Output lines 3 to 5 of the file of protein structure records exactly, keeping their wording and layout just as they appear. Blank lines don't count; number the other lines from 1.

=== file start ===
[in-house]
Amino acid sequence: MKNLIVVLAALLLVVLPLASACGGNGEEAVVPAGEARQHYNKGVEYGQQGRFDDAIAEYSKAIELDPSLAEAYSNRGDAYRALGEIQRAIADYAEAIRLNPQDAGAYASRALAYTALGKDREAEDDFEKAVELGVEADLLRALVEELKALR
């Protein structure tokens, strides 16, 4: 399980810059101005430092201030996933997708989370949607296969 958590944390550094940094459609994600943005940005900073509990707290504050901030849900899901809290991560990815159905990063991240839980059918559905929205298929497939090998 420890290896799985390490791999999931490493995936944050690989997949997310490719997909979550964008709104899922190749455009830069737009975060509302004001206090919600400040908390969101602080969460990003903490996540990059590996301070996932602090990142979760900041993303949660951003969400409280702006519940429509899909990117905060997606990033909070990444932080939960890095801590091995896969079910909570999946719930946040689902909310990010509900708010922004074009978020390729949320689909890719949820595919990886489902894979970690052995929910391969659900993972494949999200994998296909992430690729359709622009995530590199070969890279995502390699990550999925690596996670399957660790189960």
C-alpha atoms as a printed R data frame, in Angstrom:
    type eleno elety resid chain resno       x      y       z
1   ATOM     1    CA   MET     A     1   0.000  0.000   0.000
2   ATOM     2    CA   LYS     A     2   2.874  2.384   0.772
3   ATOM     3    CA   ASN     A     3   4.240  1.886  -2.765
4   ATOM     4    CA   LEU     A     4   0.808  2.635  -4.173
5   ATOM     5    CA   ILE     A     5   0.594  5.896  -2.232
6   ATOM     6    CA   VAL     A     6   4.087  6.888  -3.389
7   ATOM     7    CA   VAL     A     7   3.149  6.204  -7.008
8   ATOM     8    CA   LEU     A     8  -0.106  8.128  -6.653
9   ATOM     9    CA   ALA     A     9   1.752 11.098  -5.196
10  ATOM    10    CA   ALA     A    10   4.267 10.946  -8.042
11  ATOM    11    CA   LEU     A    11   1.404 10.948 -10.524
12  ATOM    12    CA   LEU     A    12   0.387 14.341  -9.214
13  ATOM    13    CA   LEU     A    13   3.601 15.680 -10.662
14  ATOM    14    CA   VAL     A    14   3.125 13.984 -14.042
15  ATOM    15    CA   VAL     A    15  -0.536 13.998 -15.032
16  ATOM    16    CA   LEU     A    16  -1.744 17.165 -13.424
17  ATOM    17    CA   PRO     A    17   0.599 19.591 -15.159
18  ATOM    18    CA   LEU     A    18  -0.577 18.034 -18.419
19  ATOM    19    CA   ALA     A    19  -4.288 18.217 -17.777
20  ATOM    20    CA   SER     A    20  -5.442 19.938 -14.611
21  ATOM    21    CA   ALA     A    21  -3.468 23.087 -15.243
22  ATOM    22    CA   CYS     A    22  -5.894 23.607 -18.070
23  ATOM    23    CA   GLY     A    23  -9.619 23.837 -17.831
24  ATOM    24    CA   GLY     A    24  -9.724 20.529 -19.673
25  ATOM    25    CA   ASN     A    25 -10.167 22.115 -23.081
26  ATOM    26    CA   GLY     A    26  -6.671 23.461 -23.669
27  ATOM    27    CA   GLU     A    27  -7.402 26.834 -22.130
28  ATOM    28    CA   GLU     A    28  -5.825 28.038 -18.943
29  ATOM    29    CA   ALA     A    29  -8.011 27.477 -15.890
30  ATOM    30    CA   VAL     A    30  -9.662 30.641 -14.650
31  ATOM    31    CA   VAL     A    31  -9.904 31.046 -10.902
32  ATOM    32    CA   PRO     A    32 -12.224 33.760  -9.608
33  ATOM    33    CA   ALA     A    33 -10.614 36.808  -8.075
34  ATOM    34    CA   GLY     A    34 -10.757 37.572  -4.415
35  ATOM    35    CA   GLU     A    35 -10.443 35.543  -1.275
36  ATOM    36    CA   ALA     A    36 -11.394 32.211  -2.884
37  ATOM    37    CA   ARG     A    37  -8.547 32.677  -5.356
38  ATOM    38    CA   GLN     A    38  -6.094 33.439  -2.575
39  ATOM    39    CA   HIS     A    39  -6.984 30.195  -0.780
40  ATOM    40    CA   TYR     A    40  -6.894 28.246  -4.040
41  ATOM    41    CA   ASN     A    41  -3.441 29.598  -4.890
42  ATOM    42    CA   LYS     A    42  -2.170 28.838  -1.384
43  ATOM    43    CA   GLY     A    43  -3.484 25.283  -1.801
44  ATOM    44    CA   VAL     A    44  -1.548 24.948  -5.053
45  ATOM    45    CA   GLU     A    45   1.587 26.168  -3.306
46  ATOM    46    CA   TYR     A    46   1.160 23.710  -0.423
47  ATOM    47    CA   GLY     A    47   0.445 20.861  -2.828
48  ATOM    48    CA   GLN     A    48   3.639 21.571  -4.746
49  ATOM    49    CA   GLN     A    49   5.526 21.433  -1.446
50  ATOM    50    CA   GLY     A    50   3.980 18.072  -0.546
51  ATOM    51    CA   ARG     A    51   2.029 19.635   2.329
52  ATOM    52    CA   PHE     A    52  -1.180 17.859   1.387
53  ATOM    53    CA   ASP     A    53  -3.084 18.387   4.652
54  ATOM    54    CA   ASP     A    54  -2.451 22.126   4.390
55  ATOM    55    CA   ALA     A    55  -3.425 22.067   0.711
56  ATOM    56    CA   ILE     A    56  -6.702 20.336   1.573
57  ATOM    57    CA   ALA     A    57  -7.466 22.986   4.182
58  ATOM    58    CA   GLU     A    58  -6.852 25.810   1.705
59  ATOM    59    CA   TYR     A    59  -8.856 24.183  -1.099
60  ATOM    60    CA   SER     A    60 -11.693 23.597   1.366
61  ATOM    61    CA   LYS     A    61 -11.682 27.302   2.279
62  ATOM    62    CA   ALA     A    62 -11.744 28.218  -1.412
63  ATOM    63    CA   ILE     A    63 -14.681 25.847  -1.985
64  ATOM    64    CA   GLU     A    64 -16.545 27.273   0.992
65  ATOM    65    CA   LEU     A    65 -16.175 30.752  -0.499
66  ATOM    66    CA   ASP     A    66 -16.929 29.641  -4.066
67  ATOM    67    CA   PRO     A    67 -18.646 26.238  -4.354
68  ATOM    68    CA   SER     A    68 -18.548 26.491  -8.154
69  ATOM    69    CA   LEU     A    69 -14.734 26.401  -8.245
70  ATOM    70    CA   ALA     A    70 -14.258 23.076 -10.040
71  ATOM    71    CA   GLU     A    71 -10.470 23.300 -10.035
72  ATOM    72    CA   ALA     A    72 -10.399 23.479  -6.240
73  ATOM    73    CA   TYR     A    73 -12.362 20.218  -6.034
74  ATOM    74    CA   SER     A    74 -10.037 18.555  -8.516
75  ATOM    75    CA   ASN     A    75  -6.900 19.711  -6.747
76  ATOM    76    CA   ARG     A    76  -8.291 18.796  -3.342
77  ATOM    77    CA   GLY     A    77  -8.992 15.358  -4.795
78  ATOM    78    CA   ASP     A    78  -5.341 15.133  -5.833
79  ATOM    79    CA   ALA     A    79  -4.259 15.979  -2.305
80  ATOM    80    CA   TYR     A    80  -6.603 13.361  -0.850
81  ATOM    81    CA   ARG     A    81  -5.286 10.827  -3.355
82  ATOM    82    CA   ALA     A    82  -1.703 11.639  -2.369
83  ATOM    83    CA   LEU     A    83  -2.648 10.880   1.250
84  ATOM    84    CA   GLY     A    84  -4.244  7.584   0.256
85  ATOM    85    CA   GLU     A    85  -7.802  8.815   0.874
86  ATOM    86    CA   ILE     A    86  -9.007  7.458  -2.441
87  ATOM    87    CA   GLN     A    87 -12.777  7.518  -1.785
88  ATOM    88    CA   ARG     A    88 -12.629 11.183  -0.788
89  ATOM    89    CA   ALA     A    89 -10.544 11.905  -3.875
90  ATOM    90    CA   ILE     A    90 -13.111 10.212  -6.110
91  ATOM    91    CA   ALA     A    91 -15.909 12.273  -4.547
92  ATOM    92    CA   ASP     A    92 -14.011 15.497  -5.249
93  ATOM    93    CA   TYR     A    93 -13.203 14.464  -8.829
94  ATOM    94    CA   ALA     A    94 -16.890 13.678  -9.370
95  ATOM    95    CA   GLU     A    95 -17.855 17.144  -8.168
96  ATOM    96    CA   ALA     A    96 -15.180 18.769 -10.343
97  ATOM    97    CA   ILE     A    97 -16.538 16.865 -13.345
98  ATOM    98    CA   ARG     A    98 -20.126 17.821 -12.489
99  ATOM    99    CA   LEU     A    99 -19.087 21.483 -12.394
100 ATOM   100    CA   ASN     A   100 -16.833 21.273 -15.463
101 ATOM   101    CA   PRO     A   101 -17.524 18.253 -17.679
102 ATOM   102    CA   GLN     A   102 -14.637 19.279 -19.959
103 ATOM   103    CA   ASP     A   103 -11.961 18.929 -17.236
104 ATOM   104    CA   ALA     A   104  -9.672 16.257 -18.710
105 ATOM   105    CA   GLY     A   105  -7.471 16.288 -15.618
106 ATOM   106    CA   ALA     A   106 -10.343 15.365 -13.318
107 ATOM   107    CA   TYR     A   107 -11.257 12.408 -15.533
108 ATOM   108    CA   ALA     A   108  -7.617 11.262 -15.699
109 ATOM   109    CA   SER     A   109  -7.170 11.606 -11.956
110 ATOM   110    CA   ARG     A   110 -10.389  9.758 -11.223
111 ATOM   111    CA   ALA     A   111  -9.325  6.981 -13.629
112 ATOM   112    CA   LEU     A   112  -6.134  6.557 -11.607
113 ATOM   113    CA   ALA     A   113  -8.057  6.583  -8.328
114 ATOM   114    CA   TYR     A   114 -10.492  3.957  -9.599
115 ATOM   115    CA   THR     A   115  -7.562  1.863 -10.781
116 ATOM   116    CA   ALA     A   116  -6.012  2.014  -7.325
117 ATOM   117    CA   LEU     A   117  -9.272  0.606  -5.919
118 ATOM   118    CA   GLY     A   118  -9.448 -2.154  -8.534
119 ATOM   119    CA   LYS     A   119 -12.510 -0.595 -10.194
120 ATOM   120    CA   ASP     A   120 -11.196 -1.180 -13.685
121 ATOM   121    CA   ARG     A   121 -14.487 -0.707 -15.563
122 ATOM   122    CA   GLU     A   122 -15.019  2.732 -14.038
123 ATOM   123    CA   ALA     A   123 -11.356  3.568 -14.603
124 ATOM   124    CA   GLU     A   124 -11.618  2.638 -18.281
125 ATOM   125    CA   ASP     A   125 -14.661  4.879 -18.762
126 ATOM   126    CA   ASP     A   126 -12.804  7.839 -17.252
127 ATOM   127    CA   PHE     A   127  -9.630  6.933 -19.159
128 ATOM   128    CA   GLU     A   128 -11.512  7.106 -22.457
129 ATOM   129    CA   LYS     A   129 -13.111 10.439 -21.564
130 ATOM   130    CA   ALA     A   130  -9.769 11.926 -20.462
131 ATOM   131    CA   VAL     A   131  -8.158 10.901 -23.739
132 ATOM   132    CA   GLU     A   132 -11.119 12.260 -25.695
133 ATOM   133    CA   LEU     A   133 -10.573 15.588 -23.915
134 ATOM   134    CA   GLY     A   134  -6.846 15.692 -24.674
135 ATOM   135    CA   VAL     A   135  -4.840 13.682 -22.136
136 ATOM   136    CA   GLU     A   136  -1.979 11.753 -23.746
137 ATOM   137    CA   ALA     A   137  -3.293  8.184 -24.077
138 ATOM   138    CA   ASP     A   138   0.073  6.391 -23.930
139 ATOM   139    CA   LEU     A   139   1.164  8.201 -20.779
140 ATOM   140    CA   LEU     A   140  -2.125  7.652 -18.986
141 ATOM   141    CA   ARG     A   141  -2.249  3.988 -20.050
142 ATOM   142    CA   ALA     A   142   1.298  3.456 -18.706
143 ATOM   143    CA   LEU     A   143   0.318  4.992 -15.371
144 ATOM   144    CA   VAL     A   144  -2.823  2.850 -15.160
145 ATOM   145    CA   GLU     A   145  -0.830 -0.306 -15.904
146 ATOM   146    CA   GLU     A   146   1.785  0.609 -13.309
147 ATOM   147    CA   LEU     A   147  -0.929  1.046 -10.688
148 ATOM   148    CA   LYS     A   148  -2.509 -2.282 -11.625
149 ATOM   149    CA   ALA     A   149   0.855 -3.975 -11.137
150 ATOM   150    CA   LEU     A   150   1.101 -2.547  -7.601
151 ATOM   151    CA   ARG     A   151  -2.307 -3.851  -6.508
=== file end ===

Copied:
């Protein structure tokens, strides 16, 4: 399980810059101005430092201030996933997708989370949607296969 958590944390550094940094459609994600943005940005900073509990707290504050901030849900899901809290991560990815159905990063991240839980059918559905929205298929497939090998 420890290896799985390490791999999931490493995936944050690989997949997310490719997909979550964008709104899922190749455009830069737009975060509302004001206090919600400040908390969101602080969460990003903490996540990059590996301070996932602090990142979760900041993303949660951003969400409280702006519940429509899909990117905060997606990033909070990444932080939960890095801590091995896969079910909570999946719930946040689902909310990010509900708010922004074009978020390729949320689909890719949820595919990886489902894979970690052995929910391969659900993972494949999200994998296909992430690729359709622009995530590199070969890279995502390699990550999925690596996670399957660790189960």
C-alpha atoms as a printed R data frame, in Angstrom:
    type eleno elety resid chain resno       x      y       z